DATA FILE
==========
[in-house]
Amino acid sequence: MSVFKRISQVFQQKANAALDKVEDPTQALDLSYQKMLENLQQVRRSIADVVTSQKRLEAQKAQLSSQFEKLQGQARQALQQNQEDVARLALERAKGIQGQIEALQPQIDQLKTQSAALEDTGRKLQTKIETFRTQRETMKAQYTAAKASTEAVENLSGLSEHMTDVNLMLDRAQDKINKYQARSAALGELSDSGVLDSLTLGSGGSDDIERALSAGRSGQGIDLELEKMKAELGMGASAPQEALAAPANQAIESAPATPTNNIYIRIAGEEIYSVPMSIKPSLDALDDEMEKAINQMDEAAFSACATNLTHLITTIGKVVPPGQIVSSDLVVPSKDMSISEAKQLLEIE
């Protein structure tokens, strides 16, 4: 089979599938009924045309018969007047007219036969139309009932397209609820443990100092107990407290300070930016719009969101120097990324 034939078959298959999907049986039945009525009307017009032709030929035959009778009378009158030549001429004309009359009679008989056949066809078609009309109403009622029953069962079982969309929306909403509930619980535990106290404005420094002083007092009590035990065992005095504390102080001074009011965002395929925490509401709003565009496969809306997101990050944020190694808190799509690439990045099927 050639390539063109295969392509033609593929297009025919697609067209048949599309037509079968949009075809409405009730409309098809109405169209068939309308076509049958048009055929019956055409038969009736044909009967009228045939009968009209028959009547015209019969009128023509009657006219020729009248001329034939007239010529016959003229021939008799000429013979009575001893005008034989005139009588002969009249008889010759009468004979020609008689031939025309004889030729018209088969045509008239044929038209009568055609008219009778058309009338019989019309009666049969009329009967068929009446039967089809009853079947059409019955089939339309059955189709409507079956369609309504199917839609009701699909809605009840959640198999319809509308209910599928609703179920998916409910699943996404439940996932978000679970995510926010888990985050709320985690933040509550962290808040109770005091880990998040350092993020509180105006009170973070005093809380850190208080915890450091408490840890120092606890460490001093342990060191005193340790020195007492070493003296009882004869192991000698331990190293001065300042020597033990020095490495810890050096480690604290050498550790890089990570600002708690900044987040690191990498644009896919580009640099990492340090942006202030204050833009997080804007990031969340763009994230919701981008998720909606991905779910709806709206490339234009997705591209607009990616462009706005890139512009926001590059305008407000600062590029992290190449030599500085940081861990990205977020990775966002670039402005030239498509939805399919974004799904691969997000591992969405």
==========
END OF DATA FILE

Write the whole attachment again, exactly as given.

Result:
[in-house]
Amino acid sequence: MSVFKRISQVFQQKANAALDKVEDPTQALDLSYQKMLENLQQVRRSIADVVTSQKRLEAQKAQLSSQFEKLQGQARQALQQNQEDVARLALERAKGIQGQIEALQPQIDQLKTQSAALEDTGRKLQTKIETFRTQRETMKAQYTAAKASTEAVENLSGLSEHMTDVNLMLDRAQDKINKYQARSAALGELSDSGVLDSLTLGSGGSDDIERALSAGRSGQGIDLELEKMKAELGMGASAPQEALAAPANQAIESAPATPTNNIYIRIAGEEIYSVPMSIKPSLDALDDEMEKAINQMDEAAFSACATNLTHLITTIGKVVPPGQIVSSDLVVPSKDMSISEAKQLLEIE
């Protein structure tokens, strides 16, 4: 089979599938009924045309018969007047007219036969139309009932397209609820443990100092107990407290300070930016719009969101120097990324 034939078959298959999907049986039945009525009307017009032709030929035959009778009378009158030549001429004309009359009679008989056949066809078609009309109403009622029953069962079982969309929306909403509930619980535990106290404005420094002083007092009590035990065992005095504390102080001074009011965002395929925490509401709003565009496969809306997101990050944020190694808190799509690439990045099927 050639390539063109295969392509033609593929297009025919697609067209048949599309037509079968949009075809409405009730409309098809109405169209068939309308076509049958048009055929019956055409038969009736044909009967009228045939009968009209028959009547015209019969009128023509009657006219020729009248001329034939007239010529016959003229021939008799000429013979009575001893005008034989005139009588002969009249008889010759009468004979020609008689031939025309004889030729018209088969045509008239044929038209009568055609008219009778058309009338019989019309009666049969009329009967068929009446039967089809009853079947059409019955089939339309059955189709409507079956369609309504199917839609009701699909809605009840959640198999319809509308209910599928609703179920998916409910699943996404439940996932978000679970995510926010888990985050709320985690933040509550962290808040109770005091880990998040350092993020509180105006009170973070005093809380850190208080915890450091408490840890120092606890460490001093342990060191005193340790020195007492070493003296009882004869192991000698331990190293001065300042020597033990020095490495810890050096480690604290050498550790890089990570600002708690900044987040690191990498644009896919580009640099990492340090942006202030204050833009997080804007990031969340763009994230919701981008998720909606991905779910709806709206490339234009997705591209607009990616462009706005890139512009926001590059305008407000600062590029992290190449030599500085940081861990990205977020990775966002670039402005030239498509939805399919974004799904691969997000591992969405």